One further aspect of the various possible roles of storytelling as part of social interactions is that people live in societies that have specific cultures that govern the way that they live. Ember & Ember (in Segall et al., 1999a) defined culture as “the shared customs of a society, the learned behaviors, beliefs and attitudes that are characteristic of people in a particular society or population”. Miller (1995) reports substantial evidence showing that storytelling takes place in many different cultures and between people of all ages, in support of social interaction. The type of narrative may be highly culturally specific. This may not be simply a matter of vocabulary. In some cases it is manifest in culturally specific turn-taking behaviors between the communicating parties, with perhaps more than one person relating the story to other members of the conversation. The manner employed to emphasize an aspect of the story may differ from culture to culture. These attributes of storytelling identify the teller as someone who can communicate according to the norms of the culture or not. Given that storytelling is a primary method of participating in social interaction, the cultural specific aspects of storytelling may determine the success of a social interaction with people from a specific culture. Knowing the stories of another culture is a bridge into another culture.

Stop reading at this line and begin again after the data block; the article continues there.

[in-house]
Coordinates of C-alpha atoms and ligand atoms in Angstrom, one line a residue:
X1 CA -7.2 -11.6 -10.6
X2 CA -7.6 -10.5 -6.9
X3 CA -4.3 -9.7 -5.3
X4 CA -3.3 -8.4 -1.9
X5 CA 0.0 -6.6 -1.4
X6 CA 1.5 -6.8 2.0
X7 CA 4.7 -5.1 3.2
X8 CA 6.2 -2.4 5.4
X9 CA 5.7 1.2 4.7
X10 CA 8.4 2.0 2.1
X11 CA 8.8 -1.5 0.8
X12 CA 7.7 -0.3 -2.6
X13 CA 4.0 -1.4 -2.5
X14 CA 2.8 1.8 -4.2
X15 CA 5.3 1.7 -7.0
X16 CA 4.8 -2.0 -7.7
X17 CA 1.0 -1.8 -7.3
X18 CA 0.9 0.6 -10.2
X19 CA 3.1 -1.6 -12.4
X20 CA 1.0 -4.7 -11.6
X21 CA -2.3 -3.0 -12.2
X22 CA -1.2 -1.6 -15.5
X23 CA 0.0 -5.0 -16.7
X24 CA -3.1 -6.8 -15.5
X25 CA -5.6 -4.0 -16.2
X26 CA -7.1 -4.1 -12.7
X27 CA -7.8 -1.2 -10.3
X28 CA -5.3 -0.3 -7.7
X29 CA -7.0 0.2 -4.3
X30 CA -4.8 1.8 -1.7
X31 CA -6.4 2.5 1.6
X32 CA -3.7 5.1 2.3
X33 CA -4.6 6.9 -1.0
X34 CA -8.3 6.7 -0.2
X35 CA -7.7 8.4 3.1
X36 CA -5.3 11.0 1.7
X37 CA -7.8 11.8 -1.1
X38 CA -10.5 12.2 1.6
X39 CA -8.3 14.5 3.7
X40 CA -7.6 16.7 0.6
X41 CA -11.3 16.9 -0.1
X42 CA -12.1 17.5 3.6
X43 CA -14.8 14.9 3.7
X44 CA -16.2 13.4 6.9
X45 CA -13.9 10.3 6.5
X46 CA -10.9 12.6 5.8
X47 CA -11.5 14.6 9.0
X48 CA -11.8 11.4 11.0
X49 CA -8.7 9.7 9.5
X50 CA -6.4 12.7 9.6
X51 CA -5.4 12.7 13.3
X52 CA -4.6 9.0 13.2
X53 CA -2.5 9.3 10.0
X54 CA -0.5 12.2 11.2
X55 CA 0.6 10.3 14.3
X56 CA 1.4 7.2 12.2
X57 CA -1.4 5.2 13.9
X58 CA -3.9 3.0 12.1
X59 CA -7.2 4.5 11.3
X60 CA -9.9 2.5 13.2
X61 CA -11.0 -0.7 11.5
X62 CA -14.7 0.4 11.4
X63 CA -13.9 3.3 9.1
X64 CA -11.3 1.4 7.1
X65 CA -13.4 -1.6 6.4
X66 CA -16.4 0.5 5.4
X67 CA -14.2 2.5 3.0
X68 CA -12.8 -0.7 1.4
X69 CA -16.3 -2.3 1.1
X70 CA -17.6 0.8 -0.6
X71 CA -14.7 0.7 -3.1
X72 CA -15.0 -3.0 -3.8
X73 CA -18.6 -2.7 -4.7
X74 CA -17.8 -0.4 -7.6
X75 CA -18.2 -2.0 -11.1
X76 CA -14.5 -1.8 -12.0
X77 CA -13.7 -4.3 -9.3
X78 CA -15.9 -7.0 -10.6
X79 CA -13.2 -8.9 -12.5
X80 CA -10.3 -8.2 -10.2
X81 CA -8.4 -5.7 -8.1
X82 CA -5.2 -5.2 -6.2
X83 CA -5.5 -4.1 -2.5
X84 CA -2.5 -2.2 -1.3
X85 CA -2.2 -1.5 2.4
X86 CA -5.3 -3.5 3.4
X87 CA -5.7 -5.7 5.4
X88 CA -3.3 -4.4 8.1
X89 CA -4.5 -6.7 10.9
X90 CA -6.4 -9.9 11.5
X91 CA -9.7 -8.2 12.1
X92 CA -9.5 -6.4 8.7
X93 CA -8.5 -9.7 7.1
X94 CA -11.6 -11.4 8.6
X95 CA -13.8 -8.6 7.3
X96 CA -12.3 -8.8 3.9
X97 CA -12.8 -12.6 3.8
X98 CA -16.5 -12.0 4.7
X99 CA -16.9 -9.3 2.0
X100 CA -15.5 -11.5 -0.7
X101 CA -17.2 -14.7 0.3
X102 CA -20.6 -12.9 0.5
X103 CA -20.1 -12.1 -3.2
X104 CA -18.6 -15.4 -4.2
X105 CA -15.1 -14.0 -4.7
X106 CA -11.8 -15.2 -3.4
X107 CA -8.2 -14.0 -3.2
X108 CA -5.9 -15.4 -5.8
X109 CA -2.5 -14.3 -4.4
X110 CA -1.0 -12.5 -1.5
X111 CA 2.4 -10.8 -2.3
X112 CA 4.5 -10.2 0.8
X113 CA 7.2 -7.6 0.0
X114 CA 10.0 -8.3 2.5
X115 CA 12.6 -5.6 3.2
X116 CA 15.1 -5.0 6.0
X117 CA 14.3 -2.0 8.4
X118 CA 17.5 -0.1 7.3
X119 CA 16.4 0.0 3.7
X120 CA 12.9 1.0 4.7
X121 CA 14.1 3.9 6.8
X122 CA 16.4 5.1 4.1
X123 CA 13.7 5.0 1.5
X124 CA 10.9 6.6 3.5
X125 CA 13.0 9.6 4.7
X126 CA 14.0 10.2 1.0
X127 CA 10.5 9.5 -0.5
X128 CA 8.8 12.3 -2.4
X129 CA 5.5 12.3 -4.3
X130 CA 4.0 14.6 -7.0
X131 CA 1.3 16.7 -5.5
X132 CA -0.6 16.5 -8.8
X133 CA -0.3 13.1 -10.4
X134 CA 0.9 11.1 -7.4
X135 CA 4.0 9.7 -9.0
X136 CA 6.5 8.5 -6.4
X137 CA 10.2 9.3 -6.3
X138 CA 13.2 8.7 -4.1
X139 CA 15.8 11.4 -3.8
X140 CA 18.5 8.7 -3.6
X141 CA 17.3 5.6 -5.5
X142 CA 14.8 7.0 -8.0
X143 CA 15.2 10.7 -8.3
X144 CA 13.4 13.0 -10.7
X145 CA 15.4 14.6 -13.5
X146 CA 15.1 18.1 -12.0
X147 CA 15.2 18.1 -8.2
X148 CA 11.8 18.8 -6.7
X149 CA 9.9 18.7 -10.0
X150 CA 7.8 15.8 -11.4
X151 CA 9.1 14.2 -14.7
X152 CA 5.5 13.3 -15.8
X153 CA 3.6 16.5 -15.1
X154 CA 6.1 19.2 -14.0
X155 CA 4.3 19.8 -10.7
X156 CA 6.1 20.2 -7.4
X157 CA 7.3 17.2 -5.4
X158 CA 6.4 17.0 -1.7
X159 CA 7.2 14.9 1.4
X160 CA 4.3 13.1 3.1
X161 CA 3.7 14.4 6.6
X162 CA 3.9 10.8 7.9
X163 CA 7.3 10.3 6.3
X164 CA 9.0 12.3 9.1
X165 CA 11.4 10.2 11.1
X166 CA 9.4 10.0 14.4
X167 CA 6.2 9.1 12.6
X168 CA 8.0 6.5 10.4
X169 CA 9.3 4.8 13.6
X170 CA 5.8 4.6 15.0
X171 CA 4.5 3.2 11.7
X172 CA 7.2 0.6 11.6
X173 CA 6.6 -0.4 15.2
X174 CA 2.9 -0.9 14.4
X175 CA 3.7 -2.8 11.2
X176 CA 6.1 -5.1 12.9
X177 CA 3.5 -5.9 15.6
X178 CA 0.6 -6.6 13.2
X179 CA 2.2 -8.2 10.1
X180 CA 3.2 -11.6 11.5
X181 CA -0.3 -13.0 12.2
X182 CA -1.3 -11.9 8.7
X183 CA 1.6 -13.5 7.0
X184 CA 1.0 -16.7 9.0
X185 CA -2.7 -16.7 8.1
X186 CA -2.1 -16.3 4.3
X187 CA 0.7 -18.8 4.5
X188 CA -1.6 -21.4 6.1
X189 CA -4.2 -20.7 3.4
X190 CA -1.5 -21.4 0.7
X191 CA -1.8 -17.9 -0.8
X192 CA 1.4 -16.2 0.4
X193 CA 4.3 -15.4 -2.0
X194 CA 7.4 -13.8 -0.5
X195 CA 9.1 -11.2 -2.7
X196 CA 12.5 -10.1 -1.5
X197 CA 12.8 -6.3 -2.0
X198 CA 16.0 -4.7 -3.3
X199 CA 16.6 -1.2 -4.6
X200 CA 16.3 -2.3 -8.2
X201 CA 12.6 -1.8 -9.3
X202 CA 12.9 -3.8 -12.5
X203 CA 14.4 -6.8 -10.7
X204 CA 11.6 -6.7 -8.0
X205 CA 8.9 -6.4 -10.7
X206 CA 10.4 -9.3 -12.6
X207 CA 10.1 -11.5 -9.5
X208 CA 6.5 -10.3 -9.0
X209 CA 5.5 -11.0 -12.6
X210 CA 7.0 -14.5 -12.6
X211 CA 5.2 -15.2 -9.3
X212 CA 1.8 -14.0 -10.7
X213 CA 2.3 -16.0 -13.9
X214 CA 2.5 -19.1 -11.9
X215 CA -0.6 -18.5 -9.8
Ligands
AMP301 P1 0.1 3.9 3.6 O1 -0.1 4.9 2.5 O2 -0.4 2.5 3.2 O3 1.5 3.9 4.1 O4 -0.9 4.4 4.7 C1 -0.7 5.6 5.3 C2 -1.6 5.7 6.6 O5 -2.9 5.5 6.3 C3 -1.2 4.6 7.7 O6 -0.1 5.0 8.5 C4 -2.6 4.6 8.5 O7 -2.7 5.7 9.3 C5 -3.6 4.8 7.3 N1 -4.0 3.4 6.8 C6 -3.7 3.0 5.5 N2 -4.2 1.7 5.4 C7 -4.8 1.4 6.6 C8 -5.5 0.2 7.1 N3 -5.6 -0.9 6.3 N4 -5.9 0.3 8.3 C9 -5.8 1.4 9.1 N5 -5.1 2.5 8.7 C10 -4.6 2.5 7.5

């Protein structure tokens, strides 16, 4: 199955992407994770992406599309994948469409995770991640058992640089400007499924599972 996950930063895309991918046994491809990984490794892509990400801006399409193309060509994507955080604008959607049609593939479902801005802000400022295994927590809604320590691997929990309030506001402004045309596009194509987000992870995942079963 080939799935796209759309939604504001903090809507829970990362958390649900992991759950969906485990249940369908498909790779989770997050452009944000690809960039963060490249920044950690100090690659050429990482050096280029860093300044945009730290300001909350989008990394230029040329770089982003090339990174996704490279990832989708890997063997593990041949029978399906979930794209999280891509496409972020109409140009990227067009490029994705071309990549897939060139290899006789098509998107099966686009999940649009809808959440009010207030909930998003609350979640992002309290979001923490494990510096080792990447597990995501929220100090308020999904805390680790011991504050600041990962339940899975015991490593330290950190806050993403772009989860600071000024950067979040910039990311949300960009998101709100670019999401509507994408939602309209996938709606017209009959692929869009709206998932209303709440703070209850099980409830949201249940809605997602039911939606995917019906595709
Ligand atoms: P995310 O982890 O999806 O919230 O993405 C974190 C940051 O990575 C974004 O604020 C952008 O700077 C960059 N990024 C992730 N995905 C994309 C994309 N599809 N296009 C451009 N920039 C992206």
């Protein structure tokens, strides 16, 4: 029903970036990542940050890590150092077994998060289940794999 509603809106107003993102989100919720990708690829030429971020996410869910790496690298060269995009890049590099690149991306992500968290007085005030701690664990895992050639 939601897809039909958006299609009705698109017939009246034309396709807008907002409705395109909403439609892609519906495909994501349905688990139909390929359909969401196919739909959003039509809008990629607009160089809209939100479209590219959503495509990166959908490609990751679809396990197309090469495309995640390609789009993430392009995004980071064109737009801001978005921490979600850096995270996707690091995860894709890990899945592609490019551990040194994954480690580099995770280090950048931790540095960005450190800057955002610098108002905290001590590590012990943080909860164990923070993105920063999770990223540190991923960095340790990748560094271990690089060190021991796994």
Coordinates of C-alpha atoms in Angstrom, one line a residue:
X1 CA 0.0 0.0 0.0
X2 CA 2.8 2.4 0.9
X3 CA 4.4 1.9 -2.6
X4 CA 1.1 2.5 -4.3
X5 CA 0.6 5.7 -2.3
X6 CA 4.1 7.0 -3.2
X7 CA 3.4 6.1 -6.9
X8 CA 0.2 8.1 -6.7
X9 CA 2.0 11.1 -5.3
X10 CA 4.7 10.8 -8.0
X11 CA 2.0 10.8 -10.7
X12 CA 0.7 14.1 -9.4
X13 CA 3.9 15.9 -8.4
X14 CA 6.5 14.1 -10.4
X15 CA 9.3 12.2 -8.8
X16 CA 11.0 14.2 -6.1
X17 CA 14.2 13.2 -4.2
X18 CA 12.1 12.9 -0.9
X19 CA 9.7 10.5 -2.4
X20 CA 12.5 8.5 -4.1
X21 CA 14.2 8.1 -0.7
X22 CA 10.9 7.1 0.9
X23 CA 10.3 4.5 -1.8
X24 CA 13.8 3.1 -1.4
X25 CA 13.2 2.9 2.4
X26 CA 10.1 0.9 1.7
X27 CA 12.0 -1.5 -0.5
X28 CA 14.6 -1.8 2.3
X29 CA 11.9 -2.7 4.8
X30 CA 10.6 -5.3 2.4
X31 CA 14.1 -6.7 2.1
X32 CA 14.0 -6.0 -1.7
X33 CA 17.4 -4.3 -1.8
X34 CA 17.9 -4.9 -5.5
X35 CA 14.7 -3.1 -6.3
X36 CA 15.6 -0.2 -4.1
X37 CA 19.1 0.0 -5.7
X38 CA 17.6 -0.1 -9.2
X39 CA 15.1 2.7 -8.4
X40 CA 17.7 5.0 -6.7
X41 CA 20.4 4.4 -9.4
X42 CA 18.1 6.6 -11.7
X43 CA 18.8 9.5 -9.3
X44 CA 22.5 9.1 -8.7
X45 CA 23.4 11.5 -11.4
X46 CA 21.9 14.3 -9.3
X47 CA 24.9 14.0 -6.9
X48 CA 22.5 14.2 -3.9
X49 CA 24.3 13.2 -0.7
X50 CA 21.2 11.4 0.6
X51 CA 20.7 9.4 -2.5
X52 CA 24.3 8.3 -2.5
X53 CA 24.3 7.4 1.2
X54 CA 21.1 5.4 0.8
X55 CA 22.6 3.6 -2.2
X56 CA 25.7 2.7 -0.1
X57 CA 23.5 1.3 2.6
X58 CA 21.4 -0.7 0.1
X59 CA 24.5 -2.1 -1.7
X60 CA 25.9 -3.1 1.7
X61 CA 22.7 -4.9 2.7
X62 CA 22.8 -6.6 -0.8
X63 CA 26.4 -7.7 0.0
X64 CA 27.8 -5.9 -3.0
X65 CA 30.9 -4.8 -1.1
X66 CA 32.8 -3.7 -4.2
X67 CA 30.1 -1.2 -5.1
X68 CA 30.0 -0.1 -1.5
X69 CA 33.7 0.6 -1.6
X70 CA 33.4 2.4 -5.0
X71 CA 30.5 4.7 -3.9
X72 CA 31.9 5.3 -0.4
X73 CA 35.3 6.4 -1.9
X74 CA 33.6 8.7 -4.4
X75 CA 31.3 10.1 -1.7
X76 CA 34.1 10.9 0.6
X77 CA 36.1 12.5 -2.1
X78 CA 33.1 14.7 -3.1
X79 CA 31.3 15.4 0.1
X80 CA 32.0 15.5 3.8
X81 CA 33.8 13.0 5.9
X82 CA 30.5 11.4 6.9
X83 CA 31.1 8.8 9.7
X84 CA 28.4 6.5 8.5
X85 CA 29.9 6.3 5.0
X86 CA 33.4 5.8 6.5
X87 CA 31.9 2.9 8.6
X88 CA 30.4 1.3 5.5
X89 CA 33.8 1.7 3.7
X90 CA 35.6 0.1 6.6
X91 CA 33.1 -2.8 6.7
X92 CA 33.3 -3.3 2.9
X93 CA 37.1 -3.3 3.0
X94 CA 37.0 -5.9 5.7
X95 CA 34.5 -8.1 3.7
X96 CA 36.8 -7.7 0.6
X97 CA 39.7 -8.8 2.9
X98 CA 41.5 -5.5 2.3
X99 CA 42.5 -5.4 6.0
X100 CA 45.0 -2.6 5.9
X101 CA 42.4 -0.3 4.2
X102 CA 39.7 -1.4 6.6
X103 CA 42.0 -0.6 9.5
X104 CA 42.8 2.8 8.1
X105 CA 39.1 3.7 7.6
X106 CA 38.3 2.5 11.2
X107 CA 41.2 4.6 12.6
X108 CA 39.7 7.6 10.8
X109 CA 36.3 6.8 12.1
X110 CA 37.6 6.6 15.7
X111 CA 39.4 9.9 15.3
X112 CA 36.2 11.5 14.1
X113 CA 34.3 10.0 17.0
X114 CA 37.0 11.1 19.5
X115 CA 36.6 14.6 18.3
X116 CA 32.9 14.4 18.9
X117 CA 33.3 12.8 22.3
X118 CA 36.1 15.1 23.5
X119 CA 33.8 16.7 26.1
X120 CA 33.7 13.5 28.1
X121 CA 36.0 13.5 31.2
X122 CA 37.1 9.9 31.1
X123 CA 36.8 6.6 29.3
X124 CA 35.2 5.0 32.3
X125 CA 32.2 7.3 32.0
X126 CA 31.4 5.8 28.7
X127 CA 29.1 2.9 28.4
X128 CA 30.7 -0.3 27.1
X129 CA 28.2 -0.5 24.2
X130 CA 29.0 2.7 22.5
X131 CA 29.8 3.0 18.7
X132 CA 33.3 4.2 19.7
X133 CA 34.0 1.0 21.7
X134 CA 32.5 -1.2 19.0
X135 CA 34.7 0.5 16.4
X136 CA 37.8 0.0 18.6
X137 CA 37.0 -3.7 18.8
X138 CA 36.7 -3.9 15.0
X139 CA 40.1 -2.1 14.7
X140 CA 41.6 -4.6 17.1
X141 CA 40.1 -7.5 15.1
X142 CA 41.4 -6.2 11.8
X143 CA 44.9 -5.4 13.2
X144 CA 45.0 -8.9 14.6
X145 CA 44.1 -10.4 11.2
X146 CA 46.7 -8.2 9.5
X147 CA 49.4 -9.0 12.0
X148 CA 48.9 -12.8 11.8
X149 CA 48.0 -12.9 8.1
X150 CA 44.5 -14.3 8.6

Scott (1995), in reviewing the work of Schank & Abelson (1995), makes the point that storytelling does not automatically imply the use of words. Other forms of representation are possible; for example, using pictures or images, symbols, objects or even mathematical equations. In the context of technology-supported education, storytelling is a creative process that enables young people to express themselves (individually and collaboratively) by bringing together information into an engaging and coherent argument (Bruner, 1986). Stories are the basis for case-based memories (Schank, 1990) and are, therefore, essential for healthy cognitive development. Stories are also vehicles for meaningful social interactions and for learning. Learning through stories happens best when accompanied by socializing through stories.